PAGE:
It’s cold and lonely on the moon

Isaac has a friend over, and while Isaac and his friend were watching a couple of videos on YouTube, (such as this one and this one,) I let Rose play on the Wii. But I didn’t know that Isaac and his friend had been in the middle of an important Wii battle which Rose interrupted, and when Isaac came back to find his game lost, he was angry with Rose. Rose ran away to her room crying. I told Ike it wasn’t her fault and he should go comfort her, but he was already engrossed in a new game, and within a couple minutes Rose emerged and went down to the family room. Then she came to me with two papers. One had her name on it and lines of scribbles, and the other had a large drawing of a face.

Rose: “This says that I’m leaving to go to the moon because my family was being mean to me! And I’m never coming back! And this is a picture of me so you can remember me.”

Me: “Oh, you’re leaving forever? Oh, that will be so sad for me. I’m going to miss you SO much. Do you think you could just go for a little while and then come back?”

Rose: “No, I’m never coming back.”

Me: “Well, I’m really going to miss you. Thank you for that wonderful drawing. Can I put it where I can look at it whenever I want to remember you?”

Rose: “I’ll put it by your bed for you.”

Me: “That will be great.”

Rose: “Actually this letter says, ‘Isaac, I’m not going to be your sister anymore because you were mean to me, so I’m only going to be Mommy’s daughter now.'”

Me: “So you’re going to stay with me? I’m so glad!”

Rose: “Can I have a Popsicle?”

Me: “Yes. And here’s a piece of candy, too.”

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This entry was posted in My kids actually are funny (and sweet and wonderful), Parenting. Bookmark the permalink.

15 Responses to It’s cold and lonely on the moon

  1. I just LOVE the things kids say. And the power of a popsicle.

  2. Brian says:

    I’m glad Rose decided to stick around. Because who could blog about her conversations on the moon? 🙂

  3. Lili says:

    LoveitIloveitIloveitIloveit

  4. OhSusanna says:

    That whole conversation is so reminiscent of a Frances book.

  5. OhSusanna says:

    Or Frances books are so reminiscent of conversations with children.

  6. American Yak says:

    Oh my word. OH. MY.

    Love that Rose.

  7. JBSquared says:

    How sweet! Reading your blog just makes me smile inside. (And outside, too!)

  8. Trina says:

    So has Isaac ever tried/threatened to run away? Is it a girl thing? Because none of my boys has ever played that card, but I’ve sure felt like running away before.

  9. zstitches says:

    Trina, I can’t remember Isaac making that threat (although if we offered to let him go live at his friend’s house he’d gladly take us up on it) so maybe it is more of a girl-type threat.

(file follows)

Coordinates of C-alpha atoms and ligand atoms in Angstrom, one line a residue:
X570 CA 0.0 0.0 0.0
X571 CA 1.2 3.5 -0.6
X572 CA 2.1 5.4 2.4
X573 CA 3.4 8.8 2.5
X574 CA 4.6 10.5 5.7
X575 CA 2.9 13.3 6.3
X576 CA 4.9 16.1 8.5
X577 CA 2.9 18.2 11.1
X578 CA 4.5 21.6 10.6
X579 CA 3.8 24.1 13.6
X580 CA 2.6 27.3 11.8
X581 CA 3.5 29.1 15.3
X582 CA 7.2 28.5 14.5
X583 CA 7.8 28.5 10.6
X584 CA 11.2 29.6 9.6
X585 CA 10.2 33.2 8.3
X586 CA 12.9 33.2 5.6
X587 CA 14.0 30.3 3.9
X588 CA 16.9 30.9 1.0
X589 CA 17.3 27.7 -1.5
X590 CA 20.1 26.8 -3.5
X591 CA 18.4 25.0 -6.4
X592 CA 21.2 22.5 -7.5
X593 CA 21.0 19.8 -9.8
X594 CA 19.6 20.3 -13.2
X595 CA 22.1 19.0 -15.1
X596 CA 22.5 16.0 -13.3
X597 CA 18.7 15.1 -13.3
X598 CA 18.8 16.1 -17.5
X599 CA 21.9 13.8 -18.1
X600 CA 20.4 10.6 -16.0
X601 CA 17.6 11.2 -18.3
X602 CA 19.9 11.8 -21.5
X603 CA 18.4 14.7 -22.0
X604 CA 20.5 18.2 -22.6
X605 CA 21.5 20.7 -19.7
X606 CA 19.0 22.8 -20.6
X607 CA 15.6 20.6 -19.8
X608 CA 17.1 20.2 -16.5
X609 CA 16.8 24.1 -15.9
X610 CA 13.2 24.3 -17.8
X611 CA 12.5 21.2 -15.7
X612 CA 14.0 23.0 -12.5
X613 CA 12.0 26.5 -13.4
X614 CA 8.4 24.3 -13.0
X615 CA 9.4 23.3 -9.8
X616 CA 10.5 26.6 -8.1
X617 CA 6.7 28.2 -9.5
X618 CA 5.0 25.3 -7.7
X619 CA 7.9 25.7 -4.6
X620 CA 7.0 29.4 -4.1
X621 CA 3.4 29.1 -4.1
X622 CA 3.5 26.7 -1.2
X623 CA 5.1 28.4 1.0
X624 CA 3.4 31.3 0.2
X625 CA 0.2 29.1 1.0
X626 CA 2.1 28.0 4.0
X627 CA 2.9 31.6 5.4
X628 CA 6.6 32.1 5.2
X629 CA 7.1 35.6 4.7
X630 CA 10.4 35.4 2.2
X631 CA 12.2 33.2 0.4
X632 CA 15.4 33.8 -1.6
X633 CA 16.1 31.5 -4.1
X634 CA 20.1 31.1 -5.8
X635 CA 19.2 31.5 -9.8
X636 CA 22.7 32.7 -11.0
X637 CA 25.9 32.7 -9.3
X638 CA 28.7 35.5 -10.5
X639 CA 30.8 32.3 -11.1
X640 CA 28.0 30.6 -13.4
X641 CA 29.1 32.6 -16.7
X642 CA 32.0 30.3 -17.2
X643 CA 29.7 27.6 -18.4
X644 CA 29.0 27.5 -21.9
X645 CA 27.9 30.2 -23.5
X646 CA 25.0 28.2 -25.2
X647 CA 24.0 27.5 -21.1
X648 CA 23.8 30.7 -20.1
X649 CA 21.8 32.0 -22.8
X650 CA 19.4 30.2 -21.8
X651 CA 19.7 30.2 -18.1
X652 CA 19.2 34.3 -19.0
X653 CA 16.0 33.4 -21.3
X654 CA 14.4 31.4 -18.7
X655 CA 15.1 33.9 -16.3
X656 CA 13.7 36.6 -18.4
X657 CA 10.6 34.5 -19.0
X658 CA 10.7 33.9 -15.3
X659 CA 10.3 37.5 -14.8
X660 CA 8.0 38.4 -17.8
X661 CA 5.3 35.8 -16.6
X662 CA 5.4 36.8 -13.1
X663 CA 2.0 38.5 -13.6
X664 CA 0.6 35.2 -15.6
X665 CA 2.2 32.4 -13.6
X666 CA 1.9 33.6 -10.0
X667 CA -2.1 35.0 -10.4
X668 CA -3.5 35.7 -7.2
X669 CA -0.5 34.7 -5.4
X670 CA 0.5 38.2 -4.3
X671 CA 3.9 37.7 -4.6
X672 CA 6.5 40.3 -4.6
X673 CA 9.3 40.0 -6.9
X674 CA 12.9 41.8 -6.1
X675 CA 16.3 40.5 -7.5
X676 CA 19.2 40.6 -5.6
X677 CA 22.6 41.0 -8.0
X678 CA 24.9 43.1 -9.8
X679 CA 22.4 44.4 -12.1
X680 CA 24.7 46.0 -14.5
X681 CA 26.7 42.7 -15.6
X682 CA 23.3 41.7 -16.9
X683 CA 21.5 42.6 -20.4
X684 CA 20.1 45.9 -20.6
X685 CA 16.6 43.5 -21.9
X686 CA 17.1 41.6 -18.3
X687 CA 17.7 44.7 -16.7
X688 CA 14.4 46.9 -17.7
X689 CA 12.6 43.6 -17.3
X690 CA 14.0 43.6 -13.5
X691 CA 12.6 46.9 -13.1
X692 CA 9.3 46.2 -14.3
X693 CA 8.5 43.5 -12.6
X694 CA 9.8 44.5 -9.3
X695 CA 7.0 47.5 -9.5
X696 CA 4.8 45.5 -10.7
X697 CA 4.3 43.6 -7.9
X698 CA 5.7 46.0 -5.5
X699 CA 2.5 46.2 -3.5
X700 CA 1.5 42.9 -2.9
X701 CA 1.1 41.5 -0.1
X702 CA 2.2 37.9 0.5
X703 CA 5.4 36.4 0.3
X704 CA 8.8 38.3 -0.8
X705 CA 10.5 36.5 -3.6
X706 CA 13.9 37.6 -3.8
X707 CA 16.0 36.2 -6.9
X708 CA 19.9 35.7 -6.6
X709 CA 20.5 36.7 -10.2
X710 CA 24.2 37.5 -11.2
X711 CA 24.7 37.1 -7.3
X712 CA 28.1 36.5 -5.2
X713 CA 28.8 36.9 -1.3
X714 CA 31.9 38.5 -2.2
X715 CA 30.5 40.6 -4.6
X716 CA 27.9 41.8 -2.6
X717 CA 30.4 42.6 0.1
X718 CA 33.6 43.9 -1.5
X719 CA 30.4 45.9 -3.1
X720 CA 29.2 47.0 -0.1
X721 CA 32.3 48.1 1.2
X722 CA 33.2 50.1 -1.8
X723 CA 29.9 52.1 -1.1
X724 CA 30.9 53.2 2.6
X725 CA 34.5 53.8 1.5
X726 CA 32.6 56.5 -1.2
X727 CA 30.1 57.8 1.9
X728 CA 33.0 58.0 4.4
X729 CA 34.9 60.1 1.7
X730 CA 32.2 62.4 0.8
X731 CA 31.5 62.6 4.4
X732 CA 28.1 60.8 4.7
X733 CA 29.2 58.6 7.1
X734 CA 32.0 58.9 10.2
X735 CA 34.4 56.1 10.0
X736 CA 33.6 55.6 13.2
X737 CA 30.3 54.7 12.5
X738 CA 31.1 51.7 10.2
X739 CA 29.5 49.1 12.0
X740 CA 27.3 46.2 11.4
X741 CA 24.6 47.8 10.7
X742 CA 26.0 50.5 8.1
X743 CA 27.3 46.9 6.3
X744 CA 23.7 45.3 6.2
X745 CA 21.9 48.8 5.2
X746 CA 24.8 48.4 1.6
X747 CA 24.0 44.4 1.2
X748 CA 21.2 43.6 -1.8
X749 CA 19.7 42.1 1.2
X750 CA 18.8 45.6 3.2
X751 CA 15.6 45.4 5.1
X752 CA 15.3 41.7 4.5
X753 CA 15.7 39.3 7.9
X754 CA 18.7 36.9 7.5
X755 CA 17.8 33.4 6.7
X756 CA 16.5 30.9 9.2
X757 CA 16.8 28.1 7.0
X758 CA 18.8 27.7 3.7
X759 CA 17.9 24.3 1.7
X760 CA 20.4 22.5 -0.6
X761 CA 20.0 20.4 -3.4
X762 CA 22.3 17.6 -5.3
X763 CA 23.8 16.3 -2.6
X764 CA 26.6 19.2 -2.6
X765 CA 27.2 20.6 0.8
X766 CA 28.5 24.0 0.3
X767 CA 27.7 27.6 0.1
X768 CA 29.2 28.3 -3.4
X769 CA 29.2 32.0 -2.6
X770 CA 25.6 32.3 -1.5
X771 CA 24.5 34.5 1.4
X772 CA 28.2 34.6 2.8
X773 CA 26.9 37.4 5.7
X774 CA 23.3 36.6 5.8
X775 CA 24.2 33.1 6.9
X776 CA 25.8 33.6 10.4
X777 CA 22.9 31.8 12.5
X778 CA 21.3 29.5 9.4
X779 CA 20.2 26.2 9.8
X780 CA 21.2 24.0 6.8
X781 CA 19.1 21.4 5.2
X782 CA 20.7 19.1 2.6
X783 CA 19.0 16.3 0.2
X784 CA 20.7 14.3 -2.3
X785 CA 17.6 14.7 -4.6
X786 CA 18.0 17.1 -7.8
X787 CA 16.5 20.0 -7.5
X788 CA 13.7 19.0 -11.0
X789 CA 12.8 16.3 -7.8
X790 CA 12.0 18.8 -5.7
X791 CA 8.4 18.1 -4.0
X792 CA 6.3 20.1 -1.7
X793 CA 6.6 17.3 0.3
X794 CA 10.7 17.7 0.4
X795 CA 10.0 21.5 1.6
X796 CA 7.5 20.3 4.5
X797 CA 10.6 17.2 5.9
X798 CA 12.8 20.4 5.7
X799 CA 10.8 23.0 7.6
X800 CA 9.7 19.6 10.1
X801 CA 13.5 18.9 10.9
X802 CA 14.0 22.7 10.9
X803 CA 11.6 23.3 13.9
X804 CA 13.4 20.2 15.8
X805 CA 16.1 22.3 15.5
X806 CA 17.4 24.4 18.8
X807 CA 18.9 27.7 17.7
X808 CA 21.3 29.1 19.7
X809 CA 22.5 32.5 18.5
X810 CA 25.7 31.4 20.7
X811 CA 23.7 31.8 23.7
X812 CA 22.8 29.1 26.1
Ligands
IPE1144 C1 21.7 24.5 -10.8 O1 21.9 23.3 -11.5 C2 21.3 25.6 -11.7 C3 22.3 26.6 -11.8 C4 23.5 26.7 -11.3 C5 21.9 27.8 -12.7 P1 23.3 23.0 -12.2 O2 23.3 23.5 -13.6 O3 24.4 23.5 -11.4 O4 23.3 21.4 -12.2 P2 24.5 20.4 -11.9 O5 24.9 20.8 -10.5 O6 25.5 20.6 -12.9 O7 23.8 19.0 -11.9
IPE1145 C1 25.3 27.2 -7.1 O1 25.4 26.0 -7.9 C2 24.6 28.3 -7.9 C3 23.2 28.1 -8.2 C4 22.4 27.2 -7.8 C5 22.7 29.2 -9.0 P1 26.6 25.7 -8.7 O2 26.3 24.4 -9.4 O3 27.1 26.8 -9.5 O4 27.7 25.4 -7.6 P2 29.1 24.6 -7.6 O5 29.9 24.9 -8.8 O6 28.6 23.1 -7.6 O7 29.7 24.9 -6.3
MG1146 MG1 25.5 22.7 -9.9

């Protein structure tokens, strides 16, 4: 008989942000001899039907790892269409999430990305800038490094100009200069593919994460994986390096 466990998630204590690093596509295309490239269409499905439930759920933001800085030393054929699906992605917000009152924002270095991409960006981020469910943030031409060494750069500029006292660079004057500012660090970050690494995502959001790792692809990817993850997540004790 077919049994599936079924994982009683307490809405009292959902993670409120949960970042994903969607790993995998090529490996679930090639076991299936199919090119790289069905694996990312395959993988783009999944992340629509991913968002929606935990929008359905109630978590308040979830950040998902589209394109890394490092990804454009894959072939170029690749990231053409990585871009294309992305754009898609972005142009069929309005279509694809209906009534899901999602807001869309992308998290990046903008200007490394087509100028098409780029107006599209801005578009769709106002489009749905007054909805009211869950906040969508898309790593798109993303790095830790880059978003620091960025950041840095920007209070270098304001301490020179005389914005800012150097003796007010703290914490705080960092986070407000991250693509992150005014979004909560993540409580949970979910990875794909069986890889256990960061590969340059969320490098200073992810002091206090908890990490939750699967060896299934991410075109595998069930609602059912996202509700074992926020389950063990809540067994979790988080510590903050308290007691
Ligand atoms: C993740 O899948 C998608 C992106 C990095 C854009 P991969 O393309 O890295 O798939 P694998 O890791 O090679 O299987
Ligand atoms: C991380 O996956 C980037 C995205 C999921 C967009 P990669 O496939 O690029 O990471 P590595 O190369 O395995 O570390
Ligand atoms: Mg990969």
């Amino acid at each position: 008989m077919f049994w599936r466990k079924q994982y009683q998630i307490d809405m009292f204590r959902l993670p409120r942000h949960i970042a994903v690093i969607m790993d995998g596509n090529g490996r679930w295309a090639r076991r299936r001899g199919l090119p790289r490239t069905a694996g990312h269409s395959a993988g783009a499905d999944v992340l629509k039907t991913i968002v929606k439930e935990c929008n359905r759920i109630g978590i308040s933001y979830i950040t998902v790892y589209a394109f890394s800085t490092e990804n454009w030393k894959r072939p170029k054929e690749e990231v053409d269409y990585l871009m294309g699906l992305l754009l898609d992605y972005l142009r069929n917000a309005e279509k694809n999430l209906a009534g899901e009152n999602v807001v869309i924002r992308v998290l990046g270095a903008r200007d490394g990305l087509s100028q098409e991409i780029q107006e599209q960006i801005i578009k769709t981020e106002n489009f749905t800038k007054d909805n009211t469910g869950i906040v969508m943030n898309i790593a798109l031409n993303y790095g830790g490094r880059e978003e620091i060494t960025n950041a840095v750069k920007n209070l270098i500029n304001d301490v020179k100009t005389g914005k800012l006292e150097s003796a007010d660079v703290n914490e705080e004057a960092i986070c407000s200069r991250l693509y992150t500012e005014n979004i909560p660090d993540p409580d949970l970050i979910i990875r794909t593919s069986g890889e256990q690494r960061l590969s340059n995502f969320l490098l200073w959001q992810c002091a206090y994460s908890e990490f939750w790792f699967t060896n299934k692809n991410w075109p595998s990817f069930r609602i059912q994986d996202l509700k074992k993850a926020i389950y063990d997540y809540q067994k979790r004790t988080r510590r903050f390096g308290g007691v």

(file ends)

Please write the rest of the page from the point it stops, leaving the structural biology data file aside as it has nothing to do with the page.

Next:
Come to think of it, though, we do have neighbors whose son did run away for an evening.

    And yes I have been very tempted to run away sometimes. 🙂

  10. American Yak says:

    It ain’t just a girl thing. Don’t you ever watch the movies? 😀

    I tried to run away once when younger.

  11. Melanie J says:

    I love it when my son writes me notes. Most of the time it’s the only way I can figure out what he’s thinking.

  12. Jennette says:

    Fabulous. I love 5 year olds for sure. And have I told you yet that I think that you’re a great mom?

  13. zstitches says:

    Thanks, Jennette!

    Of course, I don’t always blog about moments like yesterday morning when I was trying to get all four kids ready for 9 AM church while Dean was gone to early-morning church meetings and Rose decided that her church shoes were “broken” and wouldn’t put them on, and I tried to show her they weren’t broken and she wouldn’t let me near her, but I kept trying and she was kicking me, hard, and I was trying to hold her still while she scratched and kicked and I got so frustrated with her that I was in tears, and she was laughing at me, and I was so baffled about what to do that I finally just left her shoeless. Dean put her shoes on her when he got home (she’d softened her position a little by then I guess,) and I was TRULY puzzled about what I would have done if I were a single mom (take her to church barefoot?) But even though I don’t always post those stories, I don’t actually think they make me a bad mom anyway, just a “real” mom who’s still figuring things out as I go along.

    Anyway, thanks again! I think you’re a great mom, too.

  14. jenlinmin says:

    That story should be included in some sort of child psychology anthology. Well done, Z!

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